Inside Track: Adventist Health Has New Software to Keep Tabs on Employees’ Vaccinations
- Adventist Health’s new software allows its leadership to instantly view compliance tracking at every level of its organization.
- Nurses’ opposition to vaccine mandates has become a lightning rod throughout the pandemic, with some people staging protests in California and across the country.
- The Adventist denomination is an advocate of “responsible immunization.”
23 June 2022 | Adventist Health, a health system with clinics and hospitals across the West Coast of the U.S. and Hawaii, is now using Immuware’s health and vaccination management software to track the immunizations, illnesses, and injuries of its employees, according to a press release.
Immuware’s software is specially designed to help organizations improve overall employee health compliance. With Immuware’s real-time dashboards, Adventist Health leadership can instantly view compliance tracking at every level of its organization.
For Adventist Health staff, Immuware offers tools that allow them to easily view the status of their compliance 24/7. Immuware can be accessed from any device and any location to make necessary health status updates, including uploading of proof of vaccination and accompanying documentation for influenza, tuberculosis, hepatitis B, and respirator fit testing.
Adventist Health employs some 34,000 people. In 2021 it had 127,703 admissions, 1,592,649 outpatient visits, and 2,385,075 clinic visits.
The order – which includes physicians, nurses, technicians, janitors and other workers in hospitals, dialysis centers, doctors’ offices, nursing homes, substance abuse centers, and other facilities – remains one of the most stringent in the country. Only limited medical and religious exemptions are allowed.
Although hospitals and other health facilities must track staff vaccination and exemption status, they are not required to routinely report the information to the state or the public. According to the California Department of Public Health, a facility will be reviewed only if a complaint is made against it. At the federal level, disclosure of employee vaccination rates remains optional.
Mandated vaccination is a contentious issue in the United States.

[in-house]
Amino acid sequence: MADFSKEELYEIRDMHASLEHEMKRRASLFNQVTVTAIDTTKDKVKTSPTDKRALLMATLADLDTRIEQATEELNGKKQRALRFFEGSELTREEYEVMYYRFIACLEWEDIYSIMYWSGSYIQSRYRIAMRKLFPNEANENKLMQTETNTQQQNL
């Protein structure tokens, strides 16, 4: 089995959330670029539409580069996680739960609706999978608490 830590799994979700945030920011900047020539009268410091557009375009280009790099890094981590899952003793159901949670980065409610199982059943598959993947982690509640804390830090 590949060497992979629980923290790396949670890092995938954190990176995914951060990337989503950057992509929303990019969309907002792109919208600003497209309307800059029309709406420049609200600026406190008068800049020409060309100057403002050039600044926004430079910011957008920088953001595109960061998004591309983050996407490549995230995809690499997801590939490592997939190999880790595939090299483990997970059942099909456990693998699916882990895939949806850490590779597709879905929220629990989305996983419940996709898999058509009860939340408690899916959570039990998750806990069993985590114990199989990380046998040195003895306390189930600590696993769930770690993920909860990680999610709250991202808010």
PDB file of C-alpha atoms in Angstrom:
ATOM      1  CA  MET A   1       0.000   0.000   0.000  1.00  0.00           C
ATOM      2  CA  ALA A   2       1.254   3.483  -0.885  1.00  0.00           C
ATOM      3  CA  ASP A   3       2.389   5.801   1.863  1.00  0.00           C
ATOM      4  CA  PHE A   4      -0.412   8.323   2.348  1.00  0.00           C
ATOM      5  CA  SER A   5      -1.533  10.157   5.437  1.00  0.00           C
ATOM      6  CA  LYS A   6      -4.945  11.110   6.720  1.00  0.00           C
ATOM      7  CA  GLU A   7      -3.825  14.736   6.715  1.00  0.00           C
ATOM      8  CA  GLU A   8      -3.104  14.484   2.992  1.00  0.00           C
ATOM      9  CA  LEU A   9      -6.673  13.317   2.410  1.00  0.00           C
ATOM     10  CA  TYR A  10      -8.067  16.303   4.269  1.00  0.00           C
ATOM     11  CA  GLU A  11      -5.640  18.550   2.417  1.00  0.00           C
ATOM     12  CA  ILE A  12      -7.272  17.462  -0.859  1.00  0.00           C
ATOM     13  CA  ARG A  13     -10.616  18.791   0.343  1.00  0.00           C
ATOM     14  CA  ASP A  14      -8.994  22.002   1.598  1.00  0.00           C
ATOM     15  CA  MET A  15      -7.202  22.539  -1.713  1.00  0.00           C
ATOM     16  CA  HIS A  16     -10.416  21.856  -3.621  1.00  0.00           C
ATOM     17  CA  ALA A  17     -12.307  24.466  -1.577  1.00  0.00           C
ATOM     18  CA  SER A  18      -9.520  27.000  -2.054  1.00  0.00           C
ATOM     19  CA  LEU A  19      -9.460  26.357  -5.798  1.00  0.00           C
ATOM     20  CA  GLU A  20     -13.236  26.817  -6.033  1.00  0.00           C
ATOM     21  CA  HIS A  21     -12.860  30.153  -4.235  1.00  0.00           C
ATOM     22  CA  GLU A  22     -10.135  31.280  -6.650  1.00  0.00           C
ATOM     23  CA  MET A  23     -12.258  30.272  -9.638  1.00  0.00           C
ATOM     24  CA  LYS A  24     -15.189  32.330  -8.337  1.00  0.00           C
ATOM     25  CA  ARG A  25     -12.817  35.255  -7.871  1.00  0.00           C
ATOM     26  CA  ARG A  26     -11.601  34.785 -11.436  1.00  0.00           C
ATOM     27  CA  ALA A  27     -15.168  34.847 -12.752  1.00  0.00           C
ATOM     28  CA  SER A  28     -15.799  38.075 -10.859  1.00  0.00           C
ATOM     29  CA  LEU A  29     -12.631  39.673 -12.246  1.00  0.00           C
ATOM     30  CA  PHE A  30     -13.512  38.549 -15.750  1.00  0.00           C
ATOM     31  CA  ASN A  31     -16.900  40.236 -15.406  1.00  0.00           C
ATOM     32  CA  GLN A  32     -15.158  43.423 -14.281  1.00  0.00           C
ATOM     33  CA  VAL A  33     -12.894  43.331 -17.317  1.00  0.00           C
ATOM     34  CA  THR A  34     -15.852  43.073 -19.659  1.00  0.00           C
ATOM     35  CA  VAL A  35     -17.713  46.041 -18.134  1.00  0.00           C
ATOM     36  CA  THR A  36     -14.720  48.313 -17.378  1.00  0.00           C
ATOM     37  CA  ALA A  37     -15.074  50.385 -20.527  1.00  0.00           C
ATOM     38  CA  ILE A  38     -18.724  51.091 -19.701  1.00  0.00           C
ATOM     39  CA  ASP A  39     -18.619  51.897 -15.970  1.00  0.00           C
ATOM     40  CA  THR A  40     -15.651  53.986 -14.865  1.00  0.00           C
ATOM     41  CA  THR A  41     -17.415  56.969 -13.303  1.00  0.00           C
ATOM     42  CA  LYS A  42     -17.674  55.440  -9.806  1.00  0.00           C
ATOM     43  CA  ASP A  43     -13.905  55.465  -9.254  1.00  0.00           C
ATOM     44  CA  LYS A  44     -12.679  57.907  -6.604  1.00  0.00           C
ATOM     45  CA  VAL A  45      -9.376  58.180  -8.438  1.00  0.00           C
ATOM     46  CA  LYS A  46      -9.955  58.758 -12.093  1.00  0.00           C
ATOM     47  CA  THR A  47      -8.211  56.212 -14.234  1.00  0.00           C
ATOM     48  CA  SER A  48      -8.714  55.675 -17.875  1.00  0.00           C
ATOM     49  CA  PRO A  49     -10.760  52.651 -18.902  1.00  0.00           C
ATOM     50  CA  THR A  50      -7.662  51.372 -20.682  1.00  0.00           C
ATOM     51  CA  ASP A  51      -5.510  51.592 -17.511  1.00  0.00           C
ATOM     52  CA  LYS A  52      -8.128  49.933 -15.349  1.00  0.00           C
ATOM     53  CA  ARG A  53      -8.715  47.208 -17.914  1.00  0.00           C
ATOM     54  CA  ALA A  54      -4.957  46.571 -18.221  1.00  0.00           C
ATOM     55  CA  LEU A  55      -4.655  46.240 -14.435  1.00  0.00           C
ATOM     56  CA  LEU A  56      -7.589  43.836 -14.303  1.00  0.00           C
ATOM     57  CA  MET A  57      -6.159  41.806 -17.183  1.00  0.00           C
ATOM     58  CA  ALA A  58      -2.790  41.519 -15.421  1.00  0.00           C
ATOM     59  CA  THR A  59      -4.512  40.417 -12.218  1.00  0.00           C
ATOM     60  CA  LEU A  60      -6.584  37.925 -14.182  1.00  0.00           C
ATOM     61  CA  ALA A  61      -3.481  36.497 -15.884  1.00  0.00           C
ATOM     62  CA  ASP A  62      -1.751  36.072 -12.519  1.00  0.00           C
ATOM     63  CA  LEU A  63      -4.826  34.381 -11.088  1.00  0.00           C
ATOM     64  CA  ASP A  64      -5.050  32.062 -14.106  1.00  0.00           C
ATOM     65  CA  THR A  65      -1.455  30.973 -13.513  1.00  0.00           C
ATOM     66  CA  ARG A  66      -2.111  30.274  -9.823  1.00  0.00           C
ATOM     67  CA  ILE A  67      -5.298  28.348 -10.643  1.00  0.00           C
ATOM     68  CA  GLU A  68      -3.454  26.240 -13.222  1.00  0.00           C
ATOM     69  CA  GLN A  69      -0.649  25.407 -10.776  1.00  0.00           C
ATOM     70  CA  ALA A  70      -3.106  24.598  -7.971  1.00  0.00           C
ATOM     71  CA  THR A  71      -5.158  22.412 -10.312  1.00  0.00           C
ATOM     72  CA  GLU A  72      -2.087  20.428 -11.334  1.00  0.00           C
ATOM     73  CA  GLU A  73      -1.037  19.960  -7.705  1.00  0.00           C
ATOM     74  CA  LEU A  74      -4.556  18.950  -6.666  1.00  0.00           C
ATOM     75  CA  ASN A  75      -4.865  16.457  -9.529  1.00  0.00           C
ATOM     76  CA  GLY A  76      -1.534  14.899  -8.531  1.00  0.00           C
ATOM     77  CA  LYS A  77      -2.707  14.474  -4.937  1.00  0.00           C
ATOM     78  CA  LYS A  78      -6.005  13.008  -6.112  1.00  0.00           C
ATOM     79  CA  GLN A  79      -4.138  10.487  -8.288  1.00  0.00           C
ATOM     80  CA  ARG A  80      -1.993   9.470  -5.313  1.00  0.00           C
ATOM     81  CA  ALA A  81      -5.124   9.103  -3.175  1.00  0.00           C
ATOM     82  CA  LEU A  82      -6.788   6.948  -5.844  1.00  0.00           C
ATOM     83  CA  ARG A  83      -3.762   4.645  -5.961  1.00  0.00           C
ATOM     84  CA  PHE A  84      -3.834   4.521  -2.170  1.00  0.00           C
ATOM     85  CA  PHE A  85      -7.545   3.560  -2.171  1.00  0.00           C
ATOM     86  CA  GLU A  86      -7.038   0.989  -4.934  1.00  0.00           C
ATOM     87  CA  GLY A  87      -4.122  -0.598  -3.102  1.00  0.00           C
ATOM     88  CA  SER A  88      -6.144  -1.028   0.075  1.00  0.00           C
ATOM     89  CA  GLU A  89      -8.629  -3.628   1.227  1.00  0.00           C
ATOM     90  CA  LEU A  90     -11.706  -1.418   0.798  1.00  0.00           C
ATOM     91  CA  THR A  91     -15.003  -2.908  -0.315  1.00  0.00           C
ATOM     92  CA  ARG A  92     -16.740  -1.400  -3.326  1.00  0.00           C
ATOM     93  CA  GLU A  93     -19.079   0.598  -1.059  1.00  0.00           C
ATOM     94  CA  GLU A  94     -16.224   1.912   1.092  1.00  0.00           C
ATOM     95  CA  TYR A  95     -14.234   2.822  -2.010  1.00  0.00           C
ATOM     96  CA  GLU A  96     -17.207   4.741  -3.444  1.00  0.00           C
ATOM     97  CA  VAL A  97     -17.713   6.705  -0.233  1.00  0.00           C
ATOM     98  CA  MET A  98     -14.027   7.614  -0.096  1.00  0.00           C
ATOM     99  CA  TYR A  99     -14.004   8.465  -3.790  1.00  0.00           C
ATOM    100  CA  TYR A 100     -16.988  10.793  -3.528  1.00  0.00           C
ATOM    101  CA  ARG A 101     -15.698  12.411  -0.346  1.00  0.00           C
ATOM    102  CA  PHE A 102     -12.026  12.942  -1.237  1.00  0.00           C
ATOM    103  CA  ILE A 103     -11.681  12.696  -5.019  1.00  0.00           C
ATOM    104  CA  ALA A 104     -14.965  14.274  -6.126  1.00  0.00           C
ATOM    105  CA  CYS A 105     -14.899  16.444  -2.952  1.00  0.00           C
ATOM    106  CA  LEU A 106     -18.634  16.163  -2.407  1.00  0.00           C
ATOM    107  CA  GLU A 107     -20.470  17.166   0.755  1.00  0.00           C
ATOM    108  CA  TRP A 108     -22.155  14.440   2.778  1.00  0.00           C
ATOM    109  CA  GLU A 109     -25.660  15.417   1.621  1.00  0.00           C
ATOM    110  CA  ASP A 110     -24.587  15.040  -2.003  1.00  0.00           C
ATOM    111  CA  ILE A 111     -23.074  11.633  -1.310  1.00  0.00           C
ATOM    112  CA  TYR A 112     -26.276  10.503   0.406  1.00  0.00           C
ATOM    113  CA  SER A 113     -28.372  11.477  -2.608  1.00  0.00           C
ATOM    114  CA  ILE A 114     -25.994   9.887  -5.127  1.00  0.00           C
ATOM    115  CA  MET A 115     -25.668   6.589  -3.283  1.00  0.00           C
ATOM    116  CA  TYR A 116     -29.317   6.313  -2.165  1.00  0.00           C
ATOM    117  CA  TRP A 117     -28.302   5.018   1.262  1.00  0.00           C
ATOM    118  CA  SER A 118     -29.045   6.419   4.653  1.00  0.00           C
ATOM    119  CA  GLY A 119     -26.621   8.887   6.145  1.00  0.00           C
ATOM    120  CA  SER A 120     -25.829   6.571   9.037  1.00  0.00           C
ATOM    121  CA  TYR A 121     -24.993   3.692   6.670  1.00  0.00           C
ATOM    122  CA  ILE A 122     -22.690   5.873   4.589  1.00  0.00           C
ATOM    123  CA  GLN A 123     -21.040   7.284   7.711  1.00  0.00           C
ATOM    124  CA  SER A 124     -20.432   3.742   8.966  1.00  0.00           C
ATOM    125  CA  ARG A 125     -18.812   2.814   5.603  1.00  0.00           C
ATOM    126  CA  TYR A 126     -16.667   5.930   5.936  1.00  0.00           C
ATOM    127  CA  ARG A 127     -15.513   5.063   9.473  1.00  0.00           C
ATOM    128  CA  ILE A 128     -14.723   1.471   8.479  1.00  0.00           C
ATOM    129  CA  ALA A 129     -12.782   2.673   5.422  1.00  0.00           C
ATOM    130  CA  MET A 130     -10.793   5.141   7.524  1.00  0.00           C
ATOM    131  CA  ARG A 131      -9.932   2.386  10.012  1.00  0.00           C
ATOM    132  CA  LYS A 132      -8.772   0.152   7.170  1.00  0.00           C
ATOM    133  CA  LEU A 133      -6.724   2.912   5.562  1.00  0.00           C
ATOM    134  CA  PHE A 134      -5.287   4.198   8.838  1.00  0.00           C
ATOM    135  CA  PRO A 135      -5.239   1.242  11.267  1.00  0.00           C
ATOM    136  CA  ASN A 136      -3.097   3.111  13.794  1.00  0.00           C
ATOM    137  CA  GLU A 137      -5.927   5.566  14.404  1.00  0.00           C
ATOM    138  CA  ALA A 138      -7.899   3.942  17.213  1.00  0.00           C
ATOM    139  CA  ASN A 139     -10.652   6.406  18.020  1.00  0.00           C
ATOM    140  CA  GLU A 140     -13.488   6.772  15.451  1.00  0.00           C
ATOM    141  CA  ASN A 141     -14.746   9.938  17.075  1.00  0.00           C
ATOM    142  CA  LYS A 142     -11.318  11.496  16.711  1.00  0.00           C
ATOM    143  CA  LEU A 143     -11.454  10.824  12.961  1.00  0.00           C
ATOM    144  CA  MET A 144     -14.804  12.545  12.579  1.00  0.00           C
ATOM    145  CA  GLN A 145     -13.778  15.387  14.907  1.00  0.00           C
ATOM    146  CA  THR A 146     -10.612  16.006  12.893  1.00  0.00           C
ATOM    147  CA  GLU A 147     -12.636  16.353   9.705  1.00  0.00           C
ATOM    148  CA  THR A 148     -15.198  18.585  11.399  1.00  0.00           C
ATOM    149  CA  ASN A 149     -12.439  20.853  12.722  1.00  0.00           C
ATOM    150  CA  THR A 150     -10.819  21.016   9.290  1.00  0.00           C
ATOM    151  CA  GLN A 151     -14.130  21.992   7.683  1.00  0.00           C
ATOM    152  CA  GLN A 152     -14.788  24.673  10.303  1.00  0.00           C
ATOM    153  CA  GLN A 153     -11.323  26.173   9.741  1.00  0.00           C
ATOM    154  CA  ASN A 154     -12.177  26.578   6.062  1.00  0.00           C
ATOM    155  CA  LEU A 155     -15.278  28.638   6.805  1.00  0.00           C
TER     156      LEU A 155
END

Nurses’ opposition to vaccine mandates has become a lightning rod throughout the pandemic, with some people staging protests in California and across the country. In July 2021, only 88% of California nurses had been vaccinated, 7% did not plan to get vaccinated, and 4% were undecided, reported the American Nursing Foundation.
Vaccine mandates have generated much impassioned debate within the Adventist denomination, as well.
In November 2021, the Southwestern Union asked the North American Division to develop legal protection allowing their territory to “disregard the Occupational Safety and Health Administration’s Emergency Temporary Standard,” a federal document mandating cautionary measures to protect employees from COVID in the workplace.
The Liberty and Health Alliance, a lay-led organization of Adventist members, has gone so far as to equate vaccine mandates with the Mark of the Beast, saying, “The mandates—bringing loss of employment, education, and public access—are obviously preparing the way for cultural acceptance of stark limitations on human freedom (Revelation 13:15-17).”
However, the Adventist church unequivocally nixed that idea, saying, “This time is not here yet, but it is coming in the near future,” in their statement, Concerns Regarding COVID-19, Church Governance, and Liberty of Conscience.
The Adventist denomination is an advocate of “responsible immunization.”
(Photo: Adventist Health employees are seen in a May 6, 2022, Adventist Health Facebook post. The health care system has implemented new software from Immuware, a company that specializes in employee health software for compliance. Photo via Adventist Health Facebook page.)